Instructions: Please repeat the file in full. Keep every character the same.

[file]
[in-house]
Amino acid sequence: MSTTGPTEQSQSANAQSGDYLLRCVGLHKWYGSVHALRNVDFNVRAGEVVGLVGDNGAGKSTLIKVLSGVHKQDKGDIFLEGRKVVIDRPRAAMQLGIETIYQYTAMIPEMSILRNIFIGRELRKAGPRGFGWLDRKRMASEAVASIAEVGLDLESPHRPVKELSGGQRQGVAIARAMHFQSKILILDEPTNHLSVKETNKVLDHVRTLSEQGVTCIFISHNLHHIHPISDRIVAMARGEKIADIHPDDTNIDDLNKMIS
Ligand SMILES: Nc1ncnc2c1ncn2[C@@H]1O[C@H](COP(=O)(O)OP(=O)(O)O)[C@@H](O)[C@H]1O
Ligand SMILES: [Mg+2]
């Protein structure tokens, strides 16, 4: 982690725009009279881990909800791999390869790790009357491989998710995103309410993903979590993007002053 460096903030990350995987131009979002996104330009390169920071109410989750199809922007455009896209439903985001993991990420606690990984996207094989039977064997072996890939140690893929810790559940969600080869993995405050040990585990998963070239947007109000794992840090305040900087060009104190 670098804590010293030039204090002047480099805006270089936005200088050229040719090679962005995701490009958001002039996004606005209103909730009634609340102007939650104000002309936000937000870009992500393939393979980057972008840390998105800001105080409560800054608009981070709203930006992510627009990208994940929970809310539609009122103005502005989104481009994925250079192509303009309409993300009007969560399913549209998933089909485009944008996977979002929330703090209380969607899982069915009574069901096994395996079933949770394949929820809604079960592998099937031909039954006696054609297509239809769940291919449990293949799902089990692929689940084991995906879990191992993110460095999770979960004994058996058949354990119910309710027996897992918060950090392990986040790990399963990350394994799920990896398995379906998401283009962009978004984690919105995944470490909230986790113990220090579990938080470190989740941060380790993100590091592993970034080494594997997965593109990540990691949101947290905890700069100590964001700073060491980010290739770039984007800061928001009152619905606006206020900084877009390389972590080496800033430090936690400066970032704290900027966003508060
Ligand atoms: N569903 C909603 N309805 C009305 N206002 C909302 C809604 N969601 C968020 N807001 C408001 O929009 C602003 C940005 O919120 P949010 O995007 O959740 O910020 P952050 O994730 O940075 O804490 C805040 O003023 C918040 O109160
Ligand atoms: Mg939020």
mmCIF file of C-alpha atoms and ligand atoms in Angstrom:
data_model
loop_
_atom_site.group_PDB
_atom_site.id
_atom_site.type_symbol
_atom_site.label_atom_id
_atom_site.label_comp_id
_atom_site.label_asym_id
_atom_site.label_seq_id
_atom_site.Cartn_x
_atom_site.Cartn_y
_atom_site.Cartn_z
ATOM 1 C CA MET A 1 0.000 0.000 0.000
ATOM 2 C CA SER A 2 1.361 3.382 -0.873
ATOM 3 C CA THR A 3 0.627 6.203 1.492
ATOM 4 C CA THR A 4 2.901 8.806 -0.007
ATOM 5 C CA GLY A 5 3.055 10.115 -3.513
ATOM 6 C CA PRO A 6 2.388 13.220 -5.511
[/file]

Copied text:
[in-house]
Amino acid sequence: MSTTGPTEQSQSANAQSGDYLLRCVGLHKWYGSVHALRNVDFNVRAGEVVGLVGDNGAGKSTLIKVLSGVHKQDKGDIFLEGRKVVIDRPRAAMQLGIETIYQYTAMIPEMSILRNIFIGRELRKAGPRGFGWLDRKRMASEAVASIAEVGLDLESPHRPVKELSGGQRQGVAIARAMHFQSKILILDEPTNHLSVKETNKVLDHVRTLSEQGVTCIFISHNLHHIHPISDRIVAMARGEKIADIHPDDTNIDDLNKMIS
Ligand SMILES: Nc1ncnc2c1ncn2[C@@H]1O[C@H](COP(=O)(O)OP(=O)(O)O)[C@@H](O)[C@H]1O
Ligand SMILES: [Mg+2]
């Protein structure tokens, strides 16, 4: 982690725009009279881990909800791999390869790790009357491989998710995103309410993903979590993007002053 460096903030990350995987131009979002996104330009390169920071109410989750199809922007455009896209439903985001993991990420606690990984996207094989039977064997072996890939140690893929810790559940969600080869993995405050040990585990998963070239947007109000794992840090305040900087060009104190 670098804590010293030039204090002047480099805006270089936005200088050229040719090679962005995701490009958001002039996004606005209103909730009634609340102007939650104000002309936000937000870009992500393939393979980057972008840390998105800001105080409560800054608009981070709203930006992510627009990208994940929970809310539609009122103005502005989104481009994925250079192509303009309409993300009007969560399913549209998933089909485009944008996977979002929330703090209380969607899982069915009574069901096994395996079933949770394949929820809604079960592998099937031909039954006696054609297509239809769940291919449990293949799902089990692929689940084991995906879990191992993110460095999770979960004994058996058949354990119910309710027996897992918060950090392990986040790990399963990350394994799920990896398995379906998401283009962009978004984690919105995944470490909230986790113990220090579990938080470190989740941060380790993100590091592993970034080494594997997965593109990540990691949101947290905890700069100590964001700073060491980010290739770039984007800061928001009152619905606006206020900084877009390389972590080496800033430090936690400066970032704290900027966003508060
Ligand atoms: N569903 C909603 N309805 C009305 N206002 C909302 C809604 N969601 C968020 N807001 C408001 O929009 C602003 C940005 O919120 P949010 O995007 O959740 O910020 P952050 O994730 O940075 O804490 C805040 O003023 C918040 O109160
Ligand atoms: Mg939020």
mmCIF file of C-alpha atoms and ligand atoms in Angstrom:
data_model
loop_
_atom_site.group_PDB
_atom_site.id
_atom_site.type_symbol
_atom_site.label_atom_id
_atom_site.label_comp_id
_atom_site.label_asym_id
_atom_site.label_seq_id
_atom_site.Cartn_x
_atom_site.Cartn_y
_atom_site.Cartn_z
ATOM 1 C CA MET A 1 0.000 0.000 0.000
ATOM 2 C CA SER A 2 1.361 3.382 -0.873
ATOM 3 C CA THR A 3 0.627 6.203 1.492
ATOM 4 C CA THR A 4 2.901 8.806 -0.007
ATOM 5 C CA GLY A 5 3.055 10.115 -3.513
ATOM 6 C CA PRO A 6 2.388 13.220 -5.511